Prime Minister Justin Trudeau continues to attract strong support from large stretches of the Canadian electorate, including younger voters, despite encountering a boisterous protest during a youth workers forum last week in Ottawa, pollsters say.
“Leaving the incidents aside, his current approval level is solid across the demographics and he actually does better with younger people than older people,” Darrell Bricker, CEO of polling firm Ipsos Public Affairs, told The Hill Times.
As Mr. Trudeau (Papineau, Que.) appeared for an “armchair discussion” event at the Canadian Labour Congress’ National Young Workers Summit, angry demonstrators yelled at him to keep his promises, called him a liar, and accused the Liberal leader of behaving like his Conservative predecessor, Stephen Harper.
Several protesters turned their backs to the prime minister during his address to the summit, prompting Mr. Trudeau to declare that he would not respond to questions from those who refused to face him. The prime minister, however, continued to engage with attendees, answering questions and responding to complaints voiced by demonstrators.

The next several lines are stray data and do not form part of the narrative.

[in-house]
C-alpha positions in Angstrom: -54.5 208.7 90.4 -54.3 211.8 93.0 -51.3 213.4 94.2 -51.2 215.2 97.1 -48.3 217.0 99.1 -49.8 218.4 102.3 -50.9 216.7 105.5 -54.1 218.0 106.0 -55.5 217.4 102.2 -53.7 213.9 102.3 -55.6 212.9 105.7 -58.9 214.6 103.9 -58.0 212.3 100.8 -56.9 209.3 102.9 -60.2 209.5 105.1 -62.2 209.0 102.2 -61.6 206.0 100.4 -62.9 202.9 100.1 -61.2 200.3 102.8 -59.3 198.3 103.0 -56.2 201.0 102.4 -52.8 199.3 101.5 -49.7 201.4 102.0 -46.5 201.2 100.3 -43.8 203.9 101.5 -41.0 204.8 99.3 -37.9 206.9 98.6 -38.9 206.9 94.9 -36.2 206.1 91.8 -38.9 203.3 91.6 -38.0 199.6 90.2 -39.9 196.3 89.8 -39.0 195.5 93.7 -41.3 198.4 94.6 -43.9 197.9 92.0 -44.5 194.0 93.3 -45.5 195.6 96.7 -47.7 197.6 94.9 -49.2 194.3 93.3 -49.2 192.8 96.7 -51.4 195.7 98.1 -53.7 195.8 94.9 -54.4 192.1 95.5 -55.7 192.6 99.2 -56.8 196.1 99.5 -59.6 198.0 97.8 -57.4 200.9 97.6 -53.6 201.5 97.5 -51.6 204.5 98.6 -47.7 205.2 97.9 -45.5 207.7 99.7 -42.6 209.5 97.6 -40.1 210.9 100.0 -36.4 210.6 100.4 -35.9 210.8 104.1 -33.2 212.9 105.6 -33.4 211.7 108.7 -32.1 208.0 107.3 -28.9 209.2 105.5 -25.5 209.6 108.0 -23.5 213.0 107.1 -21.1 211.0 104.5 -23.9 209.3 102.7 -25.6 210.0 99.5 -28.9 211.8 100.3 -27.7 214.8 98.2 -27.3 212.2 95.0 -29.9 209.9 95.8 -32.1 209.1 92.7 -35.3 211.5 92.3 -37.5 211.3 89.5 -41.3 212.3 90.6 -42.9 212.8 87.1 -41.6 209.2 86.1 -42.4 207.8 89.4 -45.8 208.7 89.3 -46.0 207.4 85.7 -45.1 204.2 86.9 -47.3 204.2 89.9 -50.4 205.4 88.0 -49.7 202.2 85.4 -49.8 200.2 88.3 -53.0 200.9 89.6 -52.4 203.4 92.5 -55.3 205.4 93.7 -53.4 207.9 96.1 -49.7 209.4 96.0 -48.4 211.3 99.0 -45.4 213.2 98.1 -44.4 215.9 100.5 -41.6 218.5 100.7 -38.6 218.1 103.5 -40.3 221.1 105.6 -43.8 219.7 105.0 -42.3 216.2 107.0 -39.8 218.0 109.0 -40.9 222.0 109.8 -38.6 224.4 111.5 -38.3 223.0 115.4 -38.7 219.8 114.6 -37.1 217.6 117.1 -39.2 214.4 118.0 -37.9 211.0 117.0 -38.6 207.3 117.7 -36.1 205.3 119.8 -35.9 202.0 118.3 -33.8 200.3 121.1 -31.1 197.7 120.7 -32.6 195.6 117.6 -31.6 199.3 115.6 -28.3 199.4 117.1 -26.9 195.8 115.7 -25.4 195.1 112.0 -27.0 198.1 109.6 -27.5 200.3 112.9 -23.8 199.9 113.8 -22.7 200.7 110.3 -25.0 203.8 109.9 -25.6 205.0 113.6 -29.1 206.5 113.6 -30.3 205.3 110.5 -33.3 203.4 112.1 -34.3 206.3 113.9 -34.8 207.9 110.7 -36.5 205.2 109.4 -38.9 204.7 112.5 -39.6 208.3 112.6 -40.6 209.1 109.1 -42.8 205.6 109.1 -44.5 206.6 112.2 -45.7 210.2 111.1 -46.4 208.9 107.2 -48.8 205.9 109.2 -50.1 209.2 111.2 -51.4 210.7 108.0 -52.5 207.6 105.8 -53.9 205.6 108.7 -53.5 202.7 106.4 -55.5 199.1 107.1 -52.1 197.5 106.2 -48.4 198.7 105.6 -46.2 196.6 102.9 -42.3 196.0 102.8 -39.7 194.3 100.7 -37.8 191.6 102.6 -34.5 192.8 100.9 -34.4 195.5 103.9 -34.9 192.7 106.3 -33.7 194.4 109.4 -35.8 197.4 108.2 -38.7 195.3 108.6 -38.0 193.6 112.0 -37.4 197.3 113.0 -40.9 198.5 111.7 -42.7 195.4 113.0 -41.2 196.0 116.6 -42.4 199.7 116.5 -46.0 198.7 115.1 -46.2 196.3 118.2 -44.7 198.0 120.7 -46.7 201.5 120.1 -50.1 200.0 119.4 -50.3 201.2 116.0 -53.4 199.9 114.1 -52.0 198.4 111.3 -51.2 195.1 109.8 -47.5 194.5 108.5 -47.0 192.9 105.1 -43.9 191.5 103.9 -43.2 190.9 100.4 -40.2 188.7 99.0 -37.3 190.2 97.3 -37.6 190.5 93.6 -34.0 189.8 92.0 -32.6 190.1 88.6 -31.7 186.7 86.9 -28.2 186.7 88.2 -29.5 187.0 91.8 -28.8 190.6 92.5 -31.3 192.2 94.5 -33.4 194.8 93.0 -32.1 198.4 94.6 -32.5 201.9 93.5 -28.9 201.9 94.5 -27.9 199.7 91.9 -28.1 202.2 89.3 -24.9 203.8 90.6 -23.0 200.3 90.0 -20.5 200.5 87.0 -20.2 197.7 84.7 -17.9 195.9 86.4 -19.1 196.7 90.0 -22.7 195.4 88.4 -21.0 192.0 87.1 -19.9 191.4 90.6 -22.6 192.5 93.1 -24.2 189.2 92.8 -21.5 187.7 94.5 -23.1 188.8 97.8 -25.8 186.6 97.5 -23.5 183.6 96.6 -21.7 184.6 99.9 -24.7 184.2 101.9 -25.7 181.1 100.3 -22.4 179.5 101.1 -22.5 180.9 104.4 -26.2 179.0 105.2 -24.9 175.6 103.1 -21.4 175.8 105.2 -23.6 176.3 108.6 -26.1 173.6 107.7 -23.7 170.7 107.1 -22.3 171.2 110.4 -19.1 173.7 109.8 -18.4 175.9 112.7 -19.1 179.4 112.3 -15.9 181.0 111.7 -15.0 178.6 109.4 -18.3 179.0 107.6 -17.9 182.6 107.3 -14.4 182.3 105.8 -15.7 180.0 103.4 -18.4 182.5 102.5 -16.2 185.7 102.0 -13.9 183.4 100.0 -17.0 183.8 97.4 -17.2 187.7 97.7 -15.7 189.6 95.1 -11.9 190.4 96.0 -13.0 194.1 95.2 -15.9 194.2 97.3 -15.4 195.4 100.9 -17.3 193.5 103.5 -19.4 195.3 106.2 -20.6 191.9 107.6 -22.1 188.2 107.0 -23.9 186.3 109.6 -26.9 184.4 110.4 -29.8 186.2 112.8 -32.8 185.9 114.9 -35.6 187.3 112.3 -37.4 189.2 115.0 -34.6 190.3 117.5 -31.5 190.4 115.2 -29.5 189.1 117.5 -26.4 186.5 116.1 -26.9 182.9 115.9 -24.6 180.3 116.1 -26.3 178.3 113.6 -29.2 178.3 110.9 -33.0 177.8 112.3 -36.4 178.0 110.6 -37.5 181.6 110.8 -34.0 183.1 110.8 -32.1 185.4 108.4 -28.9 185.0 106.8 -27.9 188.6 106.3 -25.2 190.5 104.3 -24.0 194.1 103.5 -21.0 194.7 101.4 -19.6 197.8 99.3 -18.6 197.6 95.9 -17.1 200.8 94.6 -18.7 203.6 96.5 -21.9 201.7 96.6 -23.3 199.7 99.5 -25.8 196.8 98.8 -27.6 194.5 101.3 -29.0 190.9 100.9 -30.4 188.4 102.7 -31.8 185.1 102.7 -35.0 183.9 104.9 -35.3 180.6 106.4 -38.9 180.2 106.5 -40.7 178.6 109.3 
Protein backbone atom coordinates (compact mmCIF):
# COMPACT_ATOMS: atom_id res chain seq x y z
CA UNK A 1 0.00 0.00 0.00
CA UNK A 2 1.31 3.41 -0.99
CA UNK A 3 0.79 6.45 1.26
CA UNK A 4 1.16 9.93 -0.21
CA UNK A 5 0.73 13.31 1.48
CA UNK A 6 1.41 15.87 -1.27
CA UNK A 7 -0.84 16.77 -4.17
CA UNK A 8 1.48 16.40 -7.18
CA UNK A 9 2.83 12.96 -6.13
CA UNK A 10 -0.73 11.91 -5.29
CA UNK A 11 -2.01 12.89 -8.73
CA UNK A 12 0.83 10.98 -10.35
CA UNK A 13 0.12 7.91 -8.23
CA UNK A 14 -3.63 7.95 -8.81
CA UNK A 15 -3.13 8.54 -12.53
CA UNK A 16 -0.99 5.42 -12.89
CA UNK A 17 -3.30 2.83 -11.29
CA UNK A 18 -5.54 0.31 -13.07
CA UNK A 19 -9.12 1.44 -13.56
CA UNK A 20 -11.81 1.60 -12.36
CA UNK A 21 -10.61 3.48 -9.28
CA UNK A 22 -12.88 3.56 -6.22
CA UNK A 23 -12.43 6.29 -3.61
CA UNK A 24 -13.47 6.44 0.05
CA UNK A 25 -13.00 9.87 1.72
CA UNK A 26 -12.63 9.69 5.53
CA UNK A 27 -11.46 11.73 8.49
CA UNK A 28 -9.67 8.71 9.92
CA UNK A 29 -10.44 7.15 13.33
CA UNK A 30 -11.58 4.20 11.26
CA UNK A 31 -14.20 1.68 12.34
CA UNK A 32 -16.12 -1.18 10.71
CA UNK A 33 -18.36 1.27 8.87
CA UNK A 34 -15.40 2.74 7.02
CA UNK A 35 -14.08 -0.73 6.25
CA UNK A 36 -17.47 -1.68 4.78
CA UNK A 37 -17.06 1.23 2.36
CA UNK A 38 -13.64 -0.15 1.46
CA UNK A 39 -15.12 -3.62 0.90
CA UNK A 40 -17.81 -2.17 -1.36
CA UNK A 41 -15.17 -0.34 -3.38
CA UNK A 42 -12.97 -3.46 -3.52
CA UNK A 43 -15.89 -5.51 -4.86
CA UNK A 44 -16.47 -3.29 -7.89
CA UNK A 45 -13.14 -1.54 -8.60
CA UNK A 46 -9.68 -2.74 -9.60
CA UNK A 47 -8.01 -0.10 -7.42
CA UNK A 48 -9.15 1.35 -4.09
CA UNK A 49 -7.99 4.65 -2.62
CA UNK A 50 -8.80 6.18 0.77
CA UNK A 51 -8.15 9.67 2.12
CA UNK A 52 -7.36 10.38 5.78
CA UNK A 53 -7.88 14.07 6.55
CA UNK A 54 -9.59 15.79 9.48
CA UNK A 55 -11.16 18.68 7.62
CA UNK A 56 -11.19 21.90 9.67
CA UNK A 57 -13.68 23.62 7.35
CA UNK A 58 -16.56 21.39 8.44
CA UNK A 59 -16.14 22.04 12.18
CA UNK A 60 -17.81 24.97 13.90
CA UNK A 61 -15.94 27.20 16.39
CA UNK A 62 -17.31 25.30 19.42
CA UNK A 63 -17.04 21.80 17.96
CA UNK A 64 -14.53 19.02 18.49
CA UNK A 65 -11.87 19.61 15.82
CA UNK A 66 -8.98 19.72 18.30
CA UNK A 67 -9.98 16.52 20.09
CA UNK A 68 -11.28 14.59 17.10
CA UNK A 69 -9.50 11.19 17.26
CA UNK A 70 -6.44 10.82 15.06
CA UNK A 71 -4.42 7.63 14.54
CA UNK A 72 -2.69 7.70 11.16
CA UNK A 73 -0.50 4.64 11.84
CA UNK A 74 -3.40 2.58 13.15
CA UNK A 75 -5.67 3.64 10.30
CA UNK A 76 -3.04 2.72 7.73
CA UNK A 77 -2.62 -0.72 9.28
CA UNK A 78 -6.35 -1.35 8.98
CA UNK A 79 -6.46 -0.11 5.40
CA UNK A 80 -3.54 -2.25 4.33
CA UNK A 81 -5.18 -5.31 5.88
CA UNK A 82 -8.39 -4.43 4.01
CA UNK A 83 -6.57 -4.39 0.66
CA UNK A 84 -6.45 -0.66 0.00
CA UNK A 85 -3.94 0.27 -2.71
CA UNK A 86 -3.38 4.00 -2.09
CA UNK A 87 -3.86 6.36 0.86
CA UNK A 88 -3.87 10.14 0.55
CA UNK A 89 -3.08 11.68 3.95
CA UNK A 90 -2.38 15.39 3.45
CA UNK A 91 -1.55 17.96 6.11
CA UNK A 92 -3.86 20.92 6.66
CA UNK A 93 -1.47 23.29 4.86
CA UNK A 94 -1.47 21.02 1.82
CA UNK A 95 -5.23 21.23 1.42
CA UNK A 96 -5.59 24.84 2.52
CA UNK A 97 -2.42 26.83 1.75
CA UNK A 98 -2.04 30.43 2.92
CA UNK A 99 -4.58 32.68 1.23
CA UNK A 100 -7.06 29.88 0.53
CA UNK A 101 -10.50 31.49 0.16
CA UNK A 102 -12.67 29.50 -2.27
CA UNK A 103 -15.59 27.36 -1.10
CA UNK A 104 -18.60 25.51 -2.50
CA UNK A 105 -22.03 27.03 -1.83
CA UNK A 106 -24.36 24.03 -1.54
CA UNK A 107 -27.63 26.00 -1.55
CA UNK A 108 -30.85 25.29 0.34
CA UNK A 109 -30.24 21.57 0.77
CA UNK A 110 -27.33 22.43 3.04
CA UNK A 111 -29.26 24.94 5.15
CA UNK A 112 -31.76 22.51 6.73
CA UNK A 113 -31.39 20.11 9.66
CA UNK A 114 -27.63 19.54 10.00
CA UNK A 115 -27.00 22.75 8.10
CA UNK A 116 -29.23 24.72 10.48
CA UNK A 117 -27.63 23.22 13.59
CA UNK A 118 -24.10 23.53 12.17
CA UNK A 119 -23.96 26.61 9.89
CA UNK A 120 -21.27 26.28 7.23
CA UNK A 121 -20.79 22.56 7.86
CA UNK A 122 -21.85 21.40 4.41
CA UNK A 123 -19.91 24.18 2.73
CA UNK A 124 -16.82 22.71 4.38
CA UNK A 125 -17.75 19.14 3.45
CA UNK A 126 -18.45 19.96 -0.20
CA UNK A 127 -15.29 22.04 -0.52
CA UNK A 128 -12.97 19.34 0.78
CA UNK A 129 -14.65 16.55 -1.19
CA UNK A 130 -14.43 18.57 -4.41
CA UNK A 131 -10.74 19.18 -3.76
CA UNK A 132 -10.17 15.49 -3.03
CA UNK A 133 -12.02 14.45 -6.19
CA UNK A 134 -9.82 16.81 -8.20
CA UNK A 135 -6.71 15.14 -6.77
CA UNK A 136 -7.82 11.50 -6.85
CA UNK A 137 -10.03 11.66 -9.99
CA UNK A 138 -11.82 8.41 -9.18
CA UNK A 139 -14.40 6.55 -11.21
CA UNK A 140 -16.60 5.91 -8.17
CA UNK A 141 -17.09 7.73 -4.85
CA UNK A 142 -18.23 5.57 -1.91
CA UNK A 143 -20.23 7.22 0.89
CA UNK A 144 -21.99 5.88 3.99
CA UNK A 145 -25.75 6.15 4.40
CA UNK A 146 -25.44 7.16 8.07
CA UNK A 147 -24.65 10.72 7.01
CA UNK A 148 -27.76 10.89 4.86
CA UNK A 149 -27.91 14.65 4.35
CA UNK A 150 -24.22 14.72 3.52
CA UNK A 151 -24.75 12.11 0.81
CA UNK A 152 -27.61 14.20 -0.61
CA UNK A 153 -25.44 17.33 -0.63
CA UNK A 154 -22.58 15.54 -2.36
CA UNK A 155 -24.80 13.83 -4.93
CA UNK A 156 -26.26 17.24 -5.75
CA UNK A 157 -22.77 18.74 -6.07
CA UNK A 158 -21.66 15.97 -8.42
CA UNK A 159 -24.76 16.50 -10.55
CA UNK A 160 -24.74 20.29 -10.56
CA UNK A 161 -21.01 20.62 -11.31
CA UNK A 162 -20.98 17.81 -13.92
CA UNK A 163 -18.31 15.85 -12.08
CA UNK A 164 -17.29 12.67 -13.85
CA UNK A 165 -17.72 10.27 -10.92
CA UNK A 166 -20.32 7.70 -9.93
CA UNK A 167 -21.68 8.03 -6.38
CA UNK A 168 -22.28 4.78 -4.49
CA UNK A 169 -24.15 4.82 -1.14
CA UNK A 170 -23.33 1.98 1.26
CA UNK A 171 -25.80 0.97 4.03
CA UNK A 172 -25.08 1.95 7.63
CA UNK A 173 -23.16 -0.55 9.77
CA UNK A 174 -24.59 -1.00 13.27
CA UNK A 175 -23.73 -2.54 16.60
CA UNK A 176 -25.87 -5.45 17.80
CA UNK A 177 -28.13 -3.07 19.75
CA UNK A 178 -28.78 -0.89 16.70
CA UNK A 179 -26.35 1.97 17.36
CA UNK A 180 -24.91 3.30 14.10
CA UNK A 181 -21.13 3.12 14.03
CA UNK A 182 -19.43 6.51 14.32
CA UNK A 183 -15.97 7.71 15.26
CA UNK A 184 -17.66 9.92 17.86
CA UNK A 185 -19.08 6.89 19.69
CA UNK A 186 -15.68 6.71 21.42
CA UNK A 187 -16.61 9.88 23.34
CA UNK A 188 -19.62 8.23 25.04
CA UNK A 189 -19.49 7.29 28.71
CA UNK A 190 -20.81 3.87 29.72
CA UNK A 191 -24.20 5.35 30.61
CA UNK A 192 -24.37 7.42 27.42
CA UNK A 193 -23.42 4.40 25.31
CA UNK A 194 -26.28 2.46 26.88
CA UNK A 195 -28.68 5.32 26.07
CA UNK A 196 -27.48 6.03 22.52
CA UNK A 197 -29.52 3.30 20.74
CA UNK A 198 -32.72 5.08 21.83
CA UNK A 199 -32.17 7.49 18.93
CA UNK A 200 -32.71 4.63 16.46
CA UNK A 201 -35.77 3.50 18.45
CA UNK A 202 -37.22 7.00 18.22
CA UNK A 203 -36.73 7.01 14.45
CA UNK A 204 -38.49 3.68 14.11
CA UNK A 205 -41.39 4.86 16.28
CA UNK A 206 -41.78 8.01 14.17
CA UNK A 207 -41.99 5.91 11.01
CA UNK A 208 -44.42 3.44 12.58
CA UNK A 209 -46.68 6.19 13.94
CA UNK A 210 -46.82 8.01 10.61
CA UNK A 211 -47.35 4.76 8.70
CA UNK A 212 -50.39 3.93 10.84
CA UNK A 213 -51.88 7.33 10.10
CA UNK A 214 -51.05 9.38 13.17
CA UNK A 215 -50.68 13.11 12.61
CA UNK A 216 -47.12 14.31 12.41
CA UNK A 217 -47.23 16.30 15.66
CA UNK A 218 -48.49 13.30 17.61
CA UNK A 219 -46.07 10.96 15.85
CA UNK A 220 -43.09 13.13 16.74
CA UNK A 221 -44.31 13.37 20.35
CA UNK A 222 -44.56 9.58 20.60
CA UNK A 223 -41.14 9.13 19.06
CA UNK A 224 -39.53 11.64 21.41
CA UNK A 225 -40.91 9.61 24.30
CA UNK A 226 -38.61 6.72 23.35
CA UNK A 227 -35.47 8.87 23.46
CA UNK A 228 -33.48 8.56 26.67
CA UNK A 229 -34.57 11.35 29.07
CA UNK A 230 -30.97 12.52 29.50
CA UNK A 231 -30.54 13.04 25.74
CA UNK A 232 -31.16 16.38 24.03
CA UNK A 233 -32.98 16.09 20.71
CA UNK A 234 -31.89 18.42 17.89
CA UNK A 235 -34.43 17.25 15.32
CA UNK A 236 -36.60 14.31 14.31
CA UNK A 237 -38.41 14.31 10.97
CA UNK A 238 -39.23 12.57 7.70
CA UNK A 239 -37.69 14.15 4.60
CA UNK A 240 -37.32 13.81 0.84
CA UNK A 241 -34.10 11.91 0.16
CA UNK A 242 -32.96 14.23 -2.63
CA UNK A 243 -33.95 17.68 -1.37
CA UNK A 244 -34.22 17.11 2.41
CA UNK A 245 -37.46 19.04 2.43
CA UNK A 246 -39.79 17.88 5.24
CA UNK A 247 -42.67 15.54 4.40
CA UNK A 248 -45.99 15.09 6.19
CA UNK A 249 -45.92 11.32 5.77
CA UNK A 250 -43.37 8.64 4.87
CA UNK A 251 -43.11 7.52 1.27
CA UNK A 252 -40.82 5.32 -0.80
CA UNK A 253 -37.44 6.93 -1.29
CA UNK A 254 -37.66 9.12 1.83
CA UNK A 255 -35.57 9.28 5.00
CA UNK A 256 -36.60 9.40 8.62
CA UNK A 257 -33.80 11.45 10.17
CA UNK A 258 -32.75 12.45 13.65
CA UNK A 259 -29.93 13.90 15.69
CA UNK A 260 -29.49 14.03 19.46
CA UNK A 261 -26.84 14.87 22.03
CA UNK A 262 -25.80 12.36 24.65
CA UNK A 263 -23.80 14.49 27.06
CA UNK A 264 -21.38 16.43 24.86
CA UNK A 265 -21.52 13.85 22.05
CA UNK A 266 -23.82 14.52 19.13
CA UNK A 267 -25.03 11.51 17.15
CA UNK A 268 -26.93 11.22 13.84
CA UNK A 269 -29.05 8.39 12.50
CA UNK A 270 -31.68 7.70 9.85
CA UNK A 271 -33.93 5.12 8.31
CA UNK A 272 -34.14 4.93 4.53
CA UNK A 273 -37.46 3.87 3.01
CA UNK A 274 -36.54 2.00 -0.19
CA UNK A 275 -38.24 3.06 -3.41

The protesters raised a number of grievances about the year-old Trudeau government, including stalled negotiations with public sector unions, lingering problems with the Phoenix pay system, health-care funding targets, and recent remarks from Finance Minister Bill Morneau (Toronto Centre, Ont.) that Canadians should get used to the “job churn” marketplace, marked by short-term employment and multiple career changes.
Although the fracas attracted substantial media attention and unleashed a fresh batch of opining about whether the prime minister was finally losing some of his lustre, Mr. Bricker said nothing suggests Mr. Trudeau is beginning to lose ground with youth voters, who have been identified as a sizeable contingent of his electoral coalition.
“So, while this could be the first signal of something, there’s no evidence that it actually is,” he said.
However, Mr. Bricker warns that the prime minister must be mindful of losing popularity among young voters because of the role they played in ensuring the Liberals’ majority government.
While they backed the Grits in 2015, young voters largely sided with the NDP in 2011 vote, he noted.
In addition to fending off advances from the NDP, the Liberals will also need to ensure young voters remain motivated after they turned out in “unprecedented numbers” to vote in the last election, according to Mr. Bricker.
“If the young vote turns, some will go to the NDP, but a lot may just stay home. Both would be bad for the Liberals,” he said.
According to Elections Canada, 57 per cent of 18 to 24 year olds voted in 2015, compared to about 39 per cent in 2011.